Pickin’ Bolts: Chargers-Jags Game Analysis

Spread the love
Credit: AP Photo
Credit: AP Photo

The San Diego Chargers beat the Jacksonville Jaguars 38-14 Sunday to even their record at 1-1 on the season. In all actuality though, the game wasn’t as close as the score indicated. The Jags didn’t score until the Chargers had a 35-0 lead.

I’m not going to walk you through the game play-by-play but I want to talk about a few things that stood out and a few things that because of the Chargers’ dominating performance, got covered up.

First and foremost, the offensive line played well. They weren’t perfect – they gave up 3 sacks – but they cleared the way for their second consecutive game with 150 yards rushing. It’s real easy to pick on Chargers’ OL with how poorly they played in 2015. Center, however, was such a poorly played position last year that Chargers needed to have a Guard help on every play. And that allowed opposing D-linemen to get 1-on-1 treatment when their talent suggested Chargers use two guys. Poor Center-play and lots of injuries masked what might have been a decent OL in 2015. Late-signee Matt Slauson solidifies the middle of the OL going forward. With reasonable health the Chargers OL can be a team strength rather than a weakness.

The next thing I want to highlight is penalties. The Chargers have been very disciplined so far this season having committed only 8 penalties in two combined games. I tweeted out yesterday that every unit (offense, defense, special teams) could say they cost the team the game against KC. The one thing they haven’t done to hurt themselves is incur the wrath of the referees. Conversely the Jags, on Sunday, committed 14 penalties. I think San Diego would have won without the Jags’ help but losing nearly 100 yards (93) because of various infractions made the game more lopsided.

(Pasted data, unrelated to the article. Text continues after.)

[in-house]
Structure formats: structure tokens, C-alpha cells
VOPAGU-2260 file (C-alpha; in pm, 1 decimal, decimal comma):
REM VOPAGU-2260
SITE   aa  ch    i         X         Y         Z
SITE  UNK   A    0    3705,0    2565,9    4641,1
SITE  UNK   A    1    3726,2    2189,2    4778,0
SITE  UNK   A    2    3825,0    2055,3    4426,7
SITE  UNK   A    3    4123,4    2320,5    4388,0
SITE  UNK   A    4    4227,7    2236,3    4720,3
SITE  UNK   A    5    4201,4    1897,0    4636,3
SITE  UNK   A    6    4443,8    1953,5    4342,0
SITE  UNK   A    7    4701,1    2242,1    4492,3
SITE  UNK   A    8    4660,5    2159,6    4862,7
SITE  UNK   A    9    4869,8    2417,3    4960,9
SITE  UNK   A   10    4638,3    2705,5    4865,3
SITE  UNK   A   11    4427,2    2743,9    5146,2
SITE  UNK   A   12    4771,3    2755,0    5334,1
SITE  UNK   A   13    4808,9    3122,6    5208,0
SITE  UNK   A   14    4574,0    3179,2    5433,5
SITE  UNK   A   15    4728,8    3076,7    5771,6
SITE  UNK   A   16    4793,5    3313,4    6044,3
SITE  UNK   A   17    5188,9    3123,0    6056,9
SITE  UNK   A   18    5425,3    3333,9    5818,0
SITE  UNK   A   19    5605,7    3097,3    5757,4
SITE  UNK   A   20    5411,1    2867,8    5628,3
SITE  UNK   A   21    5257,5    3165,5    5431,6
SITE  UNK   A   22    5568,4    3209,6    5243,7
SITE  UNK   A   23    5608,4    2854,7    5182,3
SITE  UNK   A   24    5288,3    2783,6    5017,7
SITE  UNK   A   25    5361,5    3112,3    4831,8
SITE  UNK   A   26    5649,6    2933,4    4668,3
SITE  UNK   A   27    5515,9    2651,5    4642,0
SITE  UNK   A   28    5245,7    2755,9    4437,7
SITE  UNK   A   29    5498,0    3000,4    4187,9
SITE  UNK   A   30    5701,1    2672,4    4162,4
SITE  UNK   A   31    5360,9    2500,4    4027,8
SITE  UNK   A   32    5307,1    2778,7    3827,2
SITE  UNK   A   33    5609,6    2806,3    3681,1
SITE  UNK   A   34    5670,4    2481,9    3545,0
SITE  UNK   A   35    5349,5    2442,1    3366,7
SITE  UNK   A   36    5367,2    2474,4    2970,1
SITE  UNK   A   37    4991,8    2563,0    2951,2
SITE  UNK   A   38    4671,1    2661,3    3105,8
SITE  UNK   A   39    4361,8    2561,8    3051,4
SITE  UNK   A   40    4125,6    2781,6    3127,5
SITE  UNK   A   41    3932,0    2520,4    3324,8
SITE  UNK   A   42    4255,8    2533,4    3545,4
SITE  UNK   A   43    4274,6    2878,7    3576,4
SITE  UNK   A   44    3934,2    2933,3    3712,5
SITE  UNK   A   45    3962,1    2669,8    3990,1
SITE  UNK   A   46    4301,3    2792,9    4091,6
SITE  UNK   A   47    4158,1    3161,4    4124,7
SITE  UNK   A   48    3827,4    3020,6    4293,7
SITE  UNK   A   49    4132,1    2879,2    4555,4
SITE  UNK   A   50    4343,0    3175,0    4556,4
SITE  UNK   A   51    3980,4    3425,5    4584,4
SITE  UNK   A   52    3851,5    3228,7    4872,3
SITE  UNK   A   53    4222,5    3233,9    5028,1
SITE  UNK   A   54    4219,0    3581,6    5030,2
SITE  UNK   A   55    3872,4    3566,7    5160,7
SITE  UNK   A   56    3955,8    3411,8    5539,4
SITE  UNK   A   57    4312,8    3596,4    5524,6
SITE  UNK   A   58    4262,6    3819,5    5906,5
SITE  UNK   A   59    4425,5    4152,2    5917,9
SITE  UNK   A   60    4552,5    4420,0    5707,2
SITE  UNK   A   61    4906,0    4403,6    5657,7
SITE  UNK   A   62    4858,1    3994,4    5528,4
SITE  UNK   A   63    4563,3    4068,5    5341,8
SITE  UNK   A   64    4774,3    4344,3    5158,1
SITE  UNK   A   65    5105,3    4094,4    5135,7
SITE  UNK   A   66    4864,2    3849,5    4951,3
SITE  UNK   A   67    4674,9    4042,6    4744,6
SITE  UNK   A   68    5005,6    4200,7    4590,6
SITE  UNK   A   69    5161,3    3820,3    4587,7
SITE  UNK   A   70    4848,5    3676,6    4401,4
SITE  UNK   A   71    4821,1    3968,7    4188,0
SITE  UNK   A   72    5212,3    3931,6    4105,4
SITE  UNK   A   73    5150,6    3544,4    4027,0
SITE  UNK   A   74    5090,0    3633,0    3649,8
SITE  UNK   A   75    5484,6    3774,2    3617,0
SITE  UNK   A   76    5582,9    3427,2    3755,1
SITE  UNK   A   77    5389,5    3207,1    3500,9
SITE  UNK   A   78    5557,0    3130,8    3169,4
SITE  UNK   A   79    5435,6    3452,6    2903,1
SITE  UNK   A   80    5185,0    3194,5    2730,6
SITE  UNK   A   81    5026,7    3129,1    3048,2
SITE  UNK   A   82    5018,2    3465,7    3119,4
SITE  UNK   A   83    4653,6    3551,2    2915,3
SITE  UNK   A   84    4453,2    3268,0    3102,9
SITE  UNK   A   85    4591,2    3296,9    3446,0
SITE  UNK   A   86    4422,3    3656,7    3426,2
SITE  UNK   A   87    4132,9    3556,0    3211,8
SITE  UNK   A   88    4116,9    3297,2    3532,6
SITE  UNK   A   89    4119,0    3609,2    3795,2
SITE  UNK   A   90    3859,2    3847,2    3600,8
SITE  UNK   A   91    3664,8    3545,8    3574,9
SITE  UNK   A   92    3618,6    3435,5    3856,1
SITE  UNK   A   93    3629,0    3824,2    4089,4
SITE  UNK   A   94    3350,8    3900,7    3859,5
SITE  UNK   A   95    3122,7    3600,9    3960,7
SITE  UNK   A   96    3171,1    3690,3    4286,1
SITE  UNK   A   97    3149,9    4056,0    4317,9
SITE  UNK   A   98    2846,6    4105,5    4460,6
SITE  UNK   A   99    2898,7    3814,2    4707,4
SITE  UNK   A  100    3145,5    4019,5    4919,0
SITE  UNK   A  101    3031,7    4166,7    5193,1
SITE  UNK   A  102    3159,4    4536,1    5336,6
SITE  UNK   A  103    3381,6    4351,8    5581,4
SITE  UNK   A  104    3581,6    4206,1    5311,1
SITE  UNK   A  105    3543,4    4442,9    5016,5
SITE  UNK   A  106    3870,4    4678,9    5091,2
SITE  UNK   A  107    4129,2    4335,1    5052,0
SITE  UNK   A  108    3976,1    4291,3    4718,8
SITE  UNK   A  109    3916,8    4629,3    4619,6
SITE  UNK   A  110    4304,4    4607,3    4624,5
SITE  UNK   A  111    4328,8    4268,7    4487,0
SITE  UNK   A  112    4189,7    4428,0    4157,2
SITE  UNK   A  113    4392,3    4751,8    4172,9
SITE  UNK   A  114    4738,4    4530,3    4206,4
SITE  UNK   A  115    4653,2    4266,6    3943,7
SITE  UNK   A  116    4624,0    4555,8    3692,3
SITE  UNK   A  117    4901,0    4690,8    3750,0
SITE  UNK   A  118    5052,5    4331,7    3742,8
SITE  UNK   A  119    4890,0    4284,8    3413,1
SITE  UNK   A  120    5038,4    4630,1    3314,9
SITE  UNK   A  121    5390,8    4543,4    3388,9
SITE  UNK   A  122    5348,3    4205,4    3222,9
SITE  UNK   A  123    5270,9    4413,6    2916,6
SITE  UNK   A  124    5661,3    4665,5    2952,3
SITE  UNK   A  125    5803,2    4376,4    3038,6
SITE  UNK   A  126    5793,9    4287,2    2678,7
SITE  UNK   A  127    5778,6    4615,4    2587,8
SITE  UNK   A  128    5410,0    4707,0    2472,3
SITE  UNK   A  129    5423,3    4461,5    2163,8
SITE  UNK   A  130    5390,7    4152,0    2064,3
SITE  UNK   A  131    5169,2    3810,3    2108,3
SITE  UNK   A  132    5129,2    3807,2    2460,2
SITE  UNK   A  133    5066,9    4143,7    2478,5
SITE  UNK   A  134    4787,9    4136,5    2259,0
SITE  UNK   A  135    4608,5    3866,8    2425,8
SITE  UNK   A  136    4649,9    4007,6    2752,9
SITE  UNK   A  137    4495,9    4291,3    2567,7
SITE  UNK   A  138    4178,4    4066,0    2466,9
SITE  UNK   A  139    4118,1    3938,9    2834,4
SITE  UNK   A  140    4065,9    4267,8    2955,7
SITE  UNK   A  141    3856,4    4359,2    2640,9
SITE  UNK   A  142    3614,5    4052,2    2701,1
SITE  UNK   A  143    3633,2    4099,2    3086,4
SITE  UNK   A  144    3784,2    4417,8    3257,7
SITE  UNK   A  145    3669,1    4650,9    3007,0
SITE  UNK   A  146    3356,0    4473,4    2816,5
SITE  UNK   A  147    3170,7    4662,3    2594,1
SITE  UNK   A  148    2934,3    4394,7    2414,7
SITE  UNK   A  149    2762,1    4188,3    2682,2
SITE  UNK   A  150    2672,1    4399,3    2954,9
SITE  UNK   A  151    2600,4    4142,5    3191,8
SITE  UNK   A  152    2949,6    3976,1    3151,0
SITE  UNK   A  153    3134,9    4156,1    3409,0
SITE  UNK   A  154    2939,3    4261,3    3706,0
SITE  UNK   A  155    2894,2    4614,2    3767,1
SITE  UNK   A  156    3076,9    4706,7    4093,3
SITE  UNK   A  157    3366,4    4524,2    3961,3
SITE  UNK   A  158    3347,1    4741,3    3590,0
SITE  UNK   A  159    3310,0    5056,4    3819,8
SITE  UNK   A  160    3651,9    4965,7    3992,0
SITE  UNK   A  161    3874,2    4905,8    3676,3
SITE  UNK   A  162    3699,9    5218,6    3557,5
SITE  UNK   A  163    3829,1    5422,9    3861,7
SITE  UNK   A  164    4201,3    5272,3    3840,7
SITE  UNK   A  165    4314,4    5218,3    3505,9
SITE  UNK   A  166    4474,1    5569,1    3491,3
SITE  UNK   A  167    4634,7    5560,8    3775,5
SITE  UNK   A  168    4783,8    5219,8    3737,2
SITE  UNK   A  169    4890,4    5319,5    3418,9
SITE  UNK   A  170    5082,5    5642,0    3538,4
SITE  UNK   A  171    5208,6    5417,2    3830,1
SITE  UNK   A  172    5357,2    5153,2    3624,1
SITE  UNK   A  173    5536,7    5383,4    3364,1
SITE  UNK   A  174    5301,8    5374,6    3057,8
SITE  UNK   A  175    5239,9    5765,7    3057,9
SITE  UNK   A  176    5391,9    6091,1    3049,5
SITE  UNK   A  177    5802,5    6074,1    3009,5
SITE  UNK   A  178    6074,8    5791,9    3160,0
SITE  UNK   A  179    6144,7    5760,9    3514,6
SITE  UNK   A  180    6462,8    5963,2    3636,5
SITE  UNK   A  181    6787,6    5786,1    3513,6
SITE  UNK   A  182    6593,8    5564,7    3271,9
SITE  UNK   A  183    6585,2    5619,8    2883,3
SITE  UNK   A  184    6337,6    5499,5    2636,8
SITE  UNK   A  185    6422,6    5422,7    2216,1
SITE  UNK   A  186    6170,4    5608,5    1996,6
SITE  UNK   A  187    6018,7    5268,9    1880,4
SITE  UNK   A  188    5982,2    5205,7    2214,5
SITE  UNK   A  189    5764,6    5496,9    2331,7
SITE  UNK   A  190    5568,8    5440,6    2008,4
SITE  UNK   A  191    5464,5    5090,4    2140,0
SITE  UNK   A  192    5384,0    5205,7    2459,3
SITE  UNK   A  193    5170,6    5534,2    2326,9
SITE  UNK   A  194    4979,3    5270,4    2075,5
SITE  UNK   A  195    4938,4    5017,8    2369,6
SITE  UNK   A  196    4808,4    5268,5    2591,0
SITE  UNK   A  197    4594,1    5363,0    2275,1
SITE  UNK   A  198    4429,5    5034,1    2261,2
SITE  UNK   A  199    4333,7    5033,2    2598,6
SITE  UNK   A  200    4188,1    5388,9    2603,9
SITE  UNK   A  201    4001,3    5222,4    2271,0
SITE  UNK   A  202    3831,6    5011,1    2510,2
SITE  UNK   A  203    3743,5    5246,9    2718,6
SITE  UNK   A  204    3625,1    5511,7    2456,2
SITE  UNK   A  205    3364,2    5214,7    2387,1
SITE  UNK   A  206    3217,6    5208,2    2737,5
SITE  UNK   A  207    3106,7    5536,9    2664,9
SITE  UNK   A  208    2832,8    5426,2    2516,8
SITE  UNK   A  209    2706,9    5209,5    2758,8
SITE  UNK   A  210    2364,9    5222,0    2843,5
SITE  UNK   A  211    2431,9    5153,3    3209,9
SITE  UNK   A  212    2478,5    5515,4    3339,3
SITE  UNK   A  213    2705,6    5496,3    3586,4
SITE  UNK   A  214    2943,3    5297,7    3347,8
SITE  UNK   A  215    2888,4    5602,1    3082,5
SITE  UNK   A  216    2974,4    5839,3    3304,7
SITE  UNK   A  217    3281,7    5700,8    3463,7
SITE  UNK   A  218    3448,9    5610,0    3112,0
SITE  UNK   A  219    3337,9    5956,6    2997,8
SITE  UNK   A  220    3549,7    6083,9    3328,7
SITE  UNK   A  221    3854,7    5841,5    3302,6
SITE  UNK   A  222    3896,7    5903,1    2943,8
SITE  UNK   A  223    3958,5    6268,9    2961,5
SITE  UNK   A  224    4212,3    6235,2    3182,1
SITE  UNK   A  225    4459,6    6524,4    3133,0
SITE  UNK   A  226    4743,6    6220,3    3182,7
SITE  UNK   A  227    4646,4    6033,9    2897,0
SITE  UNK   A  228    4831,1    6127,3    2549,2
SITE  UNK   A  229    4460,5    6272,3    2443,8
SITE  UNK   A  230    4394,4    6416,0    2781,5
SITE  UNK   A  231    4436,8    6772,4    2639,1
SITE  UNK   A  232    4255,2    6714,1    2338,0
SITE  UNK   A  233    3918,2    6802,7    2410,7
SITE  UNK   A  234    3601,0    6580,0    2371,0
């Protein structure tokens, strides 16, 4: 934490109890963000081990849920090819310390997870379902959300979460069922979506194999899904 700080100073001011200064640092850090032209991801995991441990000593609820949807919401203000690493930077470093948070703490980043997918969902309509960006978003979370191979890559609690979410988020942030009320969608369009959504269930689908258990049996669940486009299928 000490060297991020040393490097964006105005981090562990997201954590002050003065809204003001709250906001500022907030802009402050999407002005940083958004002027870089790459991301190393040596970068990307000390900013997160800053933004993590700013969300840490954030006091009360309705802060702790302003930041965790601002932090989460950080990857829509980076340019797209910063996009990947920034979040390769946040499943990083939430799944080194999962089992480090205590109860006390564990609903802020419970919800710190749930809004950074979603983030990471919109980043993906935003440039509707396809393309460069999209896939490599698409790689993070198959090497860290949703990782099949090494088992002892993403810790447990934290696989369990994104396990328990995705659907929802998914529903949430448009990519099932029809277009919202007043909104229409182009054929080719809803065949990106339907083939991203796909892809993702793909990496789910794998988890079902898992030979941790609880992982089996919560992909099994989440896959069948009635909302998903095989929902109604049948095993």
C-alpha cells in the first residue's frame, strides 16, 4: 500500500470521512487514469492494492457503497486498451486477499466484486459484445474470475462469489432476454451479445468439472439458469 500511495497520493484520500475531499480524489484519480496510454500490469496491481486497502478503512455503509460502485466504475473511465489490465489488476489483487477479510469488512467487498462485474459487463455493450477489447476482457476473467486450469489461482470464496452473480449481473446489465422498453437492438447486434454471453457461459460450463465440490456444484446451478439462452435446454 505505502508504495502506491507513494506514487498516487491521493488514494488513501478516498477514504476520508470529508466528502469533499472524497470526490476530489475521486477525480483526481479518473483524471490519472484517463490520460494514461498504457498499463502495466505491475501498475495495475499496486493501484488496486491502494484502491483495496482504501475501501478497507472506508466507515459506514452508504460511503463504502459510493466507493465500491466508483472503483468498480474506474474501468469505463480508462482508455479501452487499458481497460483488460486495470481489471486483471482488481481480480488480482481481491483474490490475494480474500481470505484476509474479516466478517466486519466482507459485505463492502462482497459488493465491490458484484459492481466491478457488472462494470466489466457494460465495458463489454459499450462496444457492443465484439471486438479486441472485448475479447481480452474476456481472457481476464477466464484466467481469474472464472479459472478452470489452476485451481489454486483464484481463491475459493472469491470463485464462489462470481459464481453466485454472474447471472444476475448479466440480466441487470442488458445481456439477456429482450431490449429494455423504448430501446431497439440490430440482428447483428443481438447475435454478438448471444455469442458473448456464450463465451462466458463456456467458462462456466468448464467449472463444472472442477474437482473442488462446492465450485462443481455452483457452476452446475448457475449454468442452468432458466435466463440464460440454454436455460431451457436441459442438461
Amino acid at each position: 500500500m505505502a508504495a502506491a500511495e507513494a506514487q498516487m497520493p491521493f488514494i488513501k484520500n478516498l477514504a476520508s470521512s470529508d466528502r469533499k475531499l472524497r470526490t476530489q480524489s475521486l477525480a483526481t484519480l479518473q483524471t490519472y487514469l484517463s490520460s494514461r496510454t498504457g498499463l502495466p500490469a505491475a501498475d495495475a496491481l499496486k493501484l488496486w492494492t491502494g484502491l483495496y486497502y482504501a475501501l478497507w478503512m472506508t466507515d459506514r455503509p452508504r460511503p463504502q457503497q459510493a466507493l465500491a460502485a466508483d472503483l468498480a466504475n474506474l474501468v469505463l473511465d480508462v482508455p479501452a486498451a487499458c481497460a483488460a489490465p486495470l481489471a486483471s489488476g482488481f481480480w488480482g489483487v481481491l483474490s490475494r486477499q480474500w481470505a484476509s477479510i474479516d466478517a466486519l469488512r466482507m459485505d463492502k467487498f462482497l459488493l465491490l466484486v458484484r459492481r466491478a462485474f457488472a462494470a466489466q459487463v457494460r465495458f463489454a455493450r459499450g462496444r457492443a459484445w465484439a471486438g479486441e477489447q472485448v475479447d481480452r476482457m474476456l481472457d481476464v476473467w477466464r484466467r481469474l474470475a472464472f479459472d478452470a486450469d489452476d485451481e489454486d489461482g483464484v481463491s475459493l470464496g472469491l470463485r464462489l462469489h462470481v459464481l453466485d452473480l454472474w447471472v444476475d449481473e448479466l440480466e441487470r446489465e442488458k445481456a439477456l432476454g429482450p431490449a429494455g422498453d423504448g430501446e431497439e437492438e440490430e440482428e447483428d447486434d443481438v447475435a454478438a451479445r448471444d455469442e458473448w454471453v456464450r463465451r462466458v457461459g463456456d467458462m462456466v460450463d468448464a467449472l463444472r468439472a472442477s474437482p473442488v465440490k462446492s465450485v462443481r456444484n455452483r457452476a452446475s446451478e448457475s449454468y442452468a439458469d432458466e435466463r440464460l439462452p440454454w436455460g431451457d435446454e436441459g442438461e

The Chargers defense also deserves special recognition. San Diego’s defense notched three takeaways, three sacks, seven tackles-for-loss, and 12 passes defended… They’re not going to make anyone forget about the Denver Broncos but this defense is a lot better than it was last year. Chargers are allowing 76 yards rushing per game so far. Free agent importee Brandon Mebane is a huge part of that success.

I’m a huge Miami Hurricanes fan so I liked Travis Benjamin before he signed with the Chargers. And he had a huge game yesterday with six receptions for 115 yards and two scores. But I don’t think he’s ideally suited for the #1 WR role. This receiving corps, however, reminds me of the 2010 squad where Legedu Naanee started 9 games, Patrick Crayton played in nine and had the 3rd most receiving yards, and Randy McMichael played WR & TE and started 11 games… So with Keenan Allen out for the season and Danny Woodhead out for a while (we do not know yet the severity of his injury), the Chargers really need Tyrell Williams and Dontrelle Inman to take developmental steps forward. Yesterday, Williams did just that. The Chargers need him to keep improving.

With such a lopsided win it’s easy to miss what didn’t go well. The Chargers really only have one dramatic weakness from what I saw: pass-defense in the short/intermediate distance, over the middle. KC exposed it but the Jags couldn’t take advantage of it the way K.C. did. Denzel Perryman graded out as one of the best run-defending linebackers once he took over as a starter last year. He struggles however in pass coverage. Manti Te’o isn’t a lot better. And neither of the Chargers’ starting safeties, Dwight Lowery and Jahleel Addae (who is out for a few weeks with a broken collar-bone), are world-beaters. Jatavis Brown provides much better pass-defense abilities with his speed. Look for Brown and Dexter McCoil to get a lot more reps in the near future.

Thanks for reading.


Leave a Reply

Your email address will not be published. Required fields are marked *